Searching for Answers: Why Stopping the Hunt for Flight 370 is Not an Option

By Paul Riegler on 9 April 2014
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As the search for the missing Malaysian Airlines plane continues, and the costs begin to mount, one thing has become clear: the hunt for the Boeing jetliner that took off from Kuala Lumpur for Beijing, China on March 8 is likely to become one of the most expensive recovery efforts in history and possibly one of the great unsolved mysteries of the 21st century.

While the mood on Monday was decidedly optimistic as Australian officials said they were “very close” to finding the wreckage, the tone was quite different the next day as authorities spoke of “no further contacts” with what had been a faint pinger, possibly from Flight 370, yet Wednesday brought news of more pings and more hope.

Almost 80 years later, we are still seeking closure in the disappearance of Amelia Earhart.  Indeed, the original search for Earhart and her Lockheed Electra aircraft ended in failure roughly two weeks after she disappeared. At a cost of $4 million, or roughly $64 million today adjusting for inflation, the air and sea search by the U.S. Navy and Coast Guard was the most costly and extensive in U.S. history up to that point.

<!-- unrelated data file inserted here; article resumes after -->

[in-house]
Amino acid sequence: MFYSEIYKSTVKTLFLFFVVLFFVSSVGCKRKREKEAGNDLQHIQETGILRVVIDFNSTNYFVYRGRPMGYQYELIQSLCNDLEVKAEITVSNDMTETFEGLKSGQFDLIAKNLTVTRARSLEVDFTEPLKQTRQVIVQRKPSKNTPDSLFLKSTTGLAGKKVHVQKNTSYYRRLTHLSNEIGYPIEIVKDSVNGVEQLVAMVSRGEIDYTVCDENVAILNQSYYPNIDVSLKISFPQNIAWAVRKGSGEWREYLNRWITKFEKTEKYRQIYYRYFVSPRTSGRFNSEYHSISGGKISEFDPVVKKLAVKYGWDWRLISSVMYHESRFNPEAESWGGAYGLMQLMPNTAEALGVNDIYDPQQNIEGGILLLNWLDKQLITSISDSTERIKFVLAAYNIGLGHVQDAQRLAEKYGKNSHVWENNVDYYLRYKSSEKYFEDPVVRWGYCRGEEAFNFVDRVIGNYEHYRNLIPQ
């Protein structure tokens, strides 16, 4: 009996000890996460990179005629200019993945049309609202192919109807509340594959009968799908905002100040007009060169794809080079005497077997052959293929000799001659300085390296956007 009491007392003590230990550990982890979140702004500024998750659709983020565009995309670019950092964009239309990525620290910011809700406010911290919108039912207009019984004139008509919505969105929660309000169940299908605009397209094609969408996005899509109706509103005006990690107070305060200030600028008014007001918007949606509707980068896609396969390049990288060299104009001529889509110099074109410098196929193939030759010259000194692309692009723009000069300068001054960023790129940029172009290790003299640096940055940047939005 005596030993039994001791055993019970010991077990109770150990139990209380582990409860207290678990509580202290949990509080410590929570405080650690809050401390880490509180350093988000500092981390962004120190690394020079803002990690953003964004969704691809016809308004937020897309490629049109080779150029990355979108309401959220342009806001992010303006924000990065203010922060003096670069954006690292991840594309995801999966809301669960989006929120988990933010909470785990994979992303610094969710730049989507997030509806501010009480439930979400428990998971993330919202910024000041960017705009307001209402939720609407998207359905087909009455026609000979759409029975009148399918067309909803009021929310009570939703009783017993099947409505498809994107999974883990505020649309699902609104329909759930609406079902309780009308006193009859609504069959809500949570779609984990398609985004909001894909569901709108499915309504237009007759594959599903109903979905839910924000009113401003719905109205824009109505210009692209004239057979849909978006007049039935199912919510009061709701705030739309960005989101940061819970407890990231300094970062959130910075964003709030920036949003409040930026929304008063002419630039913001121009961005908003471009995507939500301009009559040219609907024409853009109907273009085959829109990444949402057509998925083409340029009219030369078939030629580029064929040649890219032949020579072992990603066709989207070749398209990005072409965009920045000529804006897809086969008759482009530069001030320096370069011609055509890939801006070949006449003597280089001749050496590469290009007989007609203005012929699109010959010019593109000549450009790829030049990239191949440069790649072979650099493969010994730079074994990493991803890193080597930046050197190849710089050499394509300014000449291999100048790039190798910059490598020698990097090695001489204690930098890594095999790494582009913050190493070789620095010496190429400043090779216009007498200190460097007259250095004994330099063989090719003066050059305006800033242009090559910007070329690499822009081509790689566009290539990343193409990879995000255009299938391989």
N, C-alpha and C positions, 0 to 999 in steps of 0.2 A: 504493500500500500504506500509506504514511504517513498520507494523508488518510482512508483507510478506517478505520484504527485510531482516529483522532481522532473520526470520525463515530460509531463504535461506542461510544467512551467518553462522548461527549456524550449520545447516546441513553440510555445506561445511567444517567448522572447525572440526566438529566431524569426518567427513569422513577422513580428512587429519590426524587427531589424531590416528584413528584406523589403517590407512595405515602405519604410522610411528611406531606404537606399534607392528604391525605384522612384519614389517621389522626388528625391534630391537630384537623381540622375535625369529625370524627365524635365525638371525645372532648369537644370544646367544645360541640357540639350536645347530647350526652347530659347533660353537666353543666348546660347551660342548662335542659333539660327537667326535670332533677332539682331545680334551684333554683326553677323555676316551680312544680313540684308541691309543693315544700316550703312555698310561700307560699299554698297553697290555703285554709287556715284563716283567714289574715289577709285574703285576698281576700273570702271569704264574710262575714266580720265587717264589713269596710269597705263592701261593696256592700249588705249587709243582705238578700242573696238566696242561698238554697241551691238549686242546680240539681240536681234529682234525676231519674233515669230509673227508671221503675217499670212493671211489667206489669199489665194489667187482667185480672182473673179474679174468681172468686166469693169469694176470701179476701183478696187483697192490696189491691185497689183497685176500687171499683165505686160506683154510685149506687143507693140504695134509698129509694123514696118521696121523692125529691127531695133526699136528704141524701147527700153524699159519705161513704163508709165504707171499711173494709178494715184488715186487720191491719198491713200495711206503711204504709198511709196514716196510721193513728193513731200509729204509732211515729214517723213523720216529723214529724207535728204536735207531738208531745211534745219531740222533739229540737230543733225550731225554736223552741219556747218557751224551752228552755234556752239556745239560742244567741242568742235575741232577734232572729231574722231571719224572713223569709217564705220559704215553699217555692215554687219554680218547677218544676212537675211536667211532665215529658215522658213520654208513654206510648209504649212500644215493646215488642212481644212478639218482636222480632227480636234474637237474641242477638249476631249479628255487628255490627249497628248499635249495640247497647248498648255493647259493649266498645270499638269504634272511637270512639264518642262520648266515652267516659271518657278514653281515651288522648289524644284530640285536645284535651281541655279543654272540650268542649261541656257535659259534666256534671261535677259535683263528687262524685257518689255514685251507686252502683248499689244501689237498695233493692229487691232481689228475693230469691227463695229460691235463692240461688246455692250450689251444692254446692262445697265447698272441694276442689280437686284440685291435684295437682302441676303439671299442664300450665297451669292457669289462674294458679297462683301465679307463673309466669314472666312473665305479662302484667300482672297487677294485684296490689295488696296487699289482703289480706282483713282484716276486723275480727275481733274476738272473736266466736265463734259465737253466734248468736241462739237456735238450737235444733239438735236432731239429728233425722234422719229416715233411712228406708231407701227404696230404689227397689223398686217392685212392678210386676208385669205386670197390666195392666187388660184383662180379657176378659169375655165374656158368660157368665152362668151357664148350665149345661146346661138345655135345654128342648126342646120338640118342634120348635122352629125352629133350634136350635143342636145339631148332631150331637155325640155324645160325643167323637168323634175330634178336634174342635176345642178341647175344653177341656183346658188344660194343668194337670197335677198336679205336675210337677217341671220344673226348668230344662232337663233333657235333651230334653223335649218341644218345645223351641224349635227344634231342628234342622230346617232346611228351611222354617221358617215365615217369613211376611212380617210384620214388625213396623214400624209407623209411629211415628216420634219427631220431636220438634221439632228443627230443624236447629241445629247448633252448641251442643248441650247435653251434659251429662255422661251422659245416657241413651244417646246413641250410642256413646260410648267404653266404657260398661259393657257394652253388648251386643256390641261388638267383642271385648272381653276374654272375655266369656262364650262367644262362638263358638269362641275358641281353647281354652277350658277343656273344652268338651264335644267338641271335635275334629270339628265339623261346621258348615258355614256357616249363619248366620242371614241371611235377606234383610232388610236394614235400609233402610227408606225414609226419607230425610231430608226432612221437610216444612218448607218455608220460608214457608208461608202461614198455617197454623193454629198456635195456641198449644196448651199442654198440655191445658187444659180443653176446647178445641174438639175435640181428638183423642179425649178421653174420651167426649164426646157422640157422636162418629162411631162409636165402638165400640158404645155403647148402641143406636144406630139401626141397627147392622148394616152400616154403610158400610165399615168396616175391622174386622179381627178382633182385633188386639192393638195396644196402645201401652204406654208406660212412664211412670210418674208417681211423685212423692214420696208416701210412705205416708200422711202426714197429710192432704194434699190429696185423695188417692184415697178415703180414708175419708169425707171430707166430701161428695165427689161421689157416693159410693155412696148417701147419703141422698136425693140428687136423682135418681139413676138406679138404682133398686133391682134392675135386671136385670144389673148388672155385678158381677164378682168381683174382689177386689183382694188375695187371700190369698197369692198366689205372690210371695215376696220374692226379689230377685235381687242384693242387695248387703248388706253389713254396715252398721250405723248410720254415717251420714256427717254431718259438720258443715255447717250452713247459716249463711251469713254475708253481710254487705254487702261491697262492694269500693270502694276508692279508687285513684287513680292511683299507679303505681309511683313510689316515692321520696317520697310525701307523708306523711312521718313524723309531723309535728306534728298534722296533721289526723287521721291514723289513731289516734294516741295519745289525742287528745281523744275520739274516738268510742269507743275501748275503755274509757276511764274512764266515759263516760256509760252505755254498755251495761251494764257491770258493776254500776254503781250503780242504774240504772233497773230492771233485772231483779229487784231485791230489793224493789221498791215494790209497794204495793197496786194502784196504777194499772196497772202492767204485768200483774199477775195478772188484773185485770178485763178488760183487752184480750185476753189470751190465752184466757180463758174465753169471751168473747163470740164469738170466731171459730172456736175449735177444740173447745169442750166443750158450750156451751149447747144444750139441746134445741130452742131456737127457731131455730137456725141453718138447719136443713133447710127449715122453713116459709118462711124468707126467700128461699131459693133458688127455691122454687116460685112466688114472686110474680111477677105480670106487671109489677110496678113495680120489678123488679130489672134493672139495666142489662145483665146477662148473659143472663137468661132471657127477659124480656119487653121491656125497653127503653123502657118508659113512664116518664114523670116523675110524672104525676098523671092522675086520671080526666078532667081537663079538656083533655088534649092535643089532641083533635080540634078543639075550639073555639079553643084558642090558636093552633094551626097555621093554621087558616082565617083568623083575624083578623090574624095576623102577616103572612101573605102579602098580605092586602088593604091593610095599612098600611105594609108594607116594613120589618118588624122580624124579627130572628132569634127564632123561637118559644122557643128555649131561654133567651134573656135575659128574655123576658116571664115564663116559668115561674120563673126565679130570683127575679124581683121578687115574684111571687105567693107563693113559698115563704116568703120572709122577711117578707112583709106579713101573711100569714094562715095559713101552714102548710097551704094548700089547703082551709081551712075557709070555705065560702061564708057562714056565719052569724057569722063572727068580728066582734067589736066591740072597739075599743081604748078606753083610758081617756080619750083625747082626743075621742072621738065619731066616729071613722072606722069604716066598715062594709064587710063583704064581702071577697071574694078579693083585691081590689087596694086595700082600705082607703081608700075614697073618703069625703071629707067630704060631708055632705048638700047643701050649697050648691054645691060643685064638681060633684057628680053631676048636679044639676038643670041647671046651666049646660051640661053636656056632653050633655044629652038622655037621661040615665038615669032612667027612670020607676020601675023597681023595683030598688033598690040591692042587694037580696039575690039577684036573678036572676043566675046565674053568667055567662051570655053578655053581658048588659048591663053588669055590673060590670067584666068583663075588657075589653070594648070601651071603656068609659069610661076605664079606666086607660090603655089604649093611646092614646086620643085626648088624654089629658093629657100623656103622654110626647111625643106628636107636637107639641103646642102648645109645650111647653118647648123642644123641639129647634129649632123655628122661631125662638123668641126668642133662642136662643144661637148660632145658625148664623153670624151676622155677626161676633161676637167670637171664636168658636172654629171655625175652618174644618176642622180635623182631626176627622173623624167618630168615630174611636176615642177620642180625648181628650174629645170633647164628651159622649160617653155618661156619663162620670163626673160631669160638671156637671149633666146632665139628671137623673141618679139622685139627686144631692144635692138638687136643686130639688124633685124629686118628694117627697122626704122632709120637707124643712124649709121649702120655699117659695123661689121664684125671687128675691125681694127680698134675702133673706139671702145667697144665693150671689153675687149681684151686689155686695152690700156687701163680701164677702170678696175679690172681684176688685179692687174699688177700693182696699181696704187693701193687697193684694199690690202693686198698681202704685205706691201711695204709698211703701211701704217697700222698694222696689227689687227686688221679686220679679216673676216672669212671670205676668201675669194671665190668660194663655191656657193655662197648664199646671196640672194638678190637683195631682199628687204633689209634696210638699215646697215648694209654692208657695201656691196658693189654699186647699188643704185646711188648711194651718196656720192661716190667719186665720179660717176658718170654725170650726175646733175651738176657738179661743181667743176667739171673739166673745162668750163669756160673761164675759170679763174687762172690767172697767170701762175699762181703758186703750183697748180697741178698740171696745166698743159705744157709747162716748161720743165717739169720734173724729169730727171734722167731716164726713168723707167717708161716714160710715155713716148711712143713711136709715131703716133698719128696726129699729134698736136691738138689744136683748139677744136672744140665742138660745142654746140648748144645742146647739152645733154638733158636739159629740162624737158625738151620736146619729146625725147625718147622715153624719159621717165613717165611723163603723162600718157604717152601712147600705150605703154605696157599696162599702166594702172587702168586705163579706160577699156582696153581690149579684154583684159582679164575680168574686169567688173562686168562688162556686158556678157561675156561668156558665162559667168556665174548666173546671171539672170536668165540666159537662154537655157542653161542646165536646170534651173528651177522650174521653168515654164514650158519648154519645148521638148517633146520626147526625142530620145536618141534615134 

Up until now, the costliest search and recovery effort for a lost plane was the search that followed the crash of Air France Flight 447 off the coast of Brazil in 2009.  The search to find the plane’s flight data and voice recorders, despite the location of the aircraft being known, took two years and reportedly cost €115 million, roughly $158 million in today’s dollars.

After one month, it’s likely that the cost of searching for Flight 370 has already exceeded this amount and there is no telling how long the various governments and companies that are participating in the effort will continue to shoulder the expense.

While some governments, most notably the Malaysian and Chinese, will be held accountable by their citizens, others, such as Australia, are participating due to geography and the presumed trajectory of the plane.

At whatever point in the future that searchers locate the plane’s wreckage, it would signify the beginning of a second and perhaps equally costly chapter – the recovery of the wreckage and bodies from a depth of almost three miles.

As people ponder the wisdom of continuing the search, it is pertinent to relate a conversation I had with Frequent Business Traveler Editorial Director Jonathan Spira Monday.  The plane “has” to be found, its mysteries “must be unraveled,” he said.  “Triple 7s simply do not drop from the sky without reason.  Without hard evidence as to what transpired that day on Flight 370, we lack the tools that may prevent something similar from happening again in the future.  Repayment for this quest for knowledge may turn out to be this knowledge, plain and simple.”

(Photo: Accura Media Group)

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